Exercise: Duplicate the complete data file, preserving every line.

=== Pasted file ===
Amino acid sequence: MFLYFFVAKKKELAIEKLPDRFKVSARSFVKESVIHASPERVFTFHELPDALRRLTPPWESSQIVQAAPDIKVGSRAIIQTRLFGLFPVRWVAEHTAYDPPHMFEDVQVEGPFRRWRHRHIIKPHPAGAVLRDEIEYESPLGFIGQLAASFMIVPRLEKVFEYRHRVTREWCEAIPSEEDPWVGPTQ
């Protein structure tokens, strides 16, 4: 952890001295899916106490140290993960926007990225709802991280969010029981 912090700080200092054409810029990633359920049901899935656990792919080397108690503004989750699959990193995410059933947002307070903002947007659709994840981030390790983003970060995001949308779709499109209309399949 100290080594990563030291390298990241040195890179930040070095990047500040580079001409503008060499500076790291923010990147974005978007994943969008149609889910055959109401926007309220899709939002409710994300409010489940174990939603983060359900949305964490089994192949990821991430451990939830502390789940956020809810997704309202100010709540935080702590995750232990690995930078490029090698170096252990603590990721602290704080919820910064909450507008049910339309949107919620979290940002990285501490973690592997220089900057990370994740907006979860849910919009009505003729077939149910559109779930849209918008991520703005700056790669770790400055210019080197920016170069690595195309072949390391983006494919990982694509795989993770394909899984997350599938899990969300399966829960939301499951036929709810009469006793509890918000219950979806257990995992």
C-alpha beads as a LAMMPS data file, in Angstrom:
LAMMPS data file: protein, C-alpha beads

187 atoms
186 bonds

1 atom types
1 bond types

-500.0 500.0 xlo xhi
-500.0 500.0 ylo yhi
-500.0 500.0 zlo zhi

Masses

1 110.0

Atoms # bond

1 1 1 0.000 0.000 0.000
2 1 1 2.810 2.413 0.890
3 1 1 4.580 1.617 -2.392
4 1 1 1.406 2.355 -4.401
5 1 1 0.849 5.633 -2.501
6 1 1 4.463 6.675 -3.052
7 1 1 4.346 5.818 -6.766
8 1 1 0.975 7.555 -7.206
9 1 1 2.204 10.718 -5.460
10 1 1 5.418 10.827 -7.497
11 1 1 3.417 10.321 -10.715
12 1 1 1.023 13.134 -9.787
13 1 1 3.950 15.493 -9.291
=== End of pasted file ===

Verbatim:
Amino acid sequence: MFLYFFVAKKKELAIEKLPDRFKVSARSFVKESVIHASPERVFTFHELPDALRRLTPPWESSQIVQAAPDIKVGSRAIIQTRLFGLFPVRWVAEHTAYDPPHMFEDVQVEGPFRRWRHRHIIKPHPAGAVLRDEIEYESPLGFIGQLAASFMIVPRLEKVFEYRHRVTREWCEAIPSEEDPWVGPTQ
């Protein structure tokens, strides 16, 4: 952890001295899916106490140290993960926007990225709802991280969010029981 912090700080200092054409810029990633359920049901899935656990792919080397108690503004989750699959990193995410059933947002307070903002947007659709994840981030390790983003970060995001949308779709499109209309399949 100290080594990563030291390298990241040195890179930040070095990047500040580079001409503008060499500076790291923010990147974005978007994943969008149609889910055959109401926007309220899709939002409710994300409010489940174990939603983060359900949305964490089994192949990821991430451990939830502390789940956020809810997704309202100010709540935080702590995750232990690995930078490029090698170096252990603590990721602290704080919820910064909450507008049910339309949107919620979290940002990285501490973690592997220089900057990370994740907006979860849910919009009505003729077939149910559109779930849209918008991520703005700056790669770790400055210019080197920016170069690595195309072949390391983006494919990982694509795989993770394909899984997350599938899990969300399966829960939301499951036929709810009469006793509890918000219950979806257990995992």
C-alpha beads as a LAMMPS data file, in Angstrom:
LAMMPS data file: protein, C-alpha beads

187 atoms
186 bonds

1 atom types
1 bond types

-500.0 500.0 xlo xhi
-500.0 500.0 ylo yhi
-500.0 500.0 zlo zhi

Masses

1 110.0

Atoms # bond

1 1 1 0.000 0.000 0.000
2 1 1 2.810 2.413 0.890
3 1 1 4.580 1.617 -2.392
4 1 1 1.406 2.355 -4.401
5 1 1 0.849 5.633 -2.501
6 1 1 4.463 6.675 -3.052
7 1 1 4.346 5.818 -6.766
8 1 1 0.975 7.555 -7.206
9 1 1 2.204 10.718 -5.460
10 1 1 5.418 10.827 -7.497
11 1 1 3.417 10.321 -10.715
12 1 1 1.023 13.134 -9.787
13 1 1 3.950 15.493 -9.291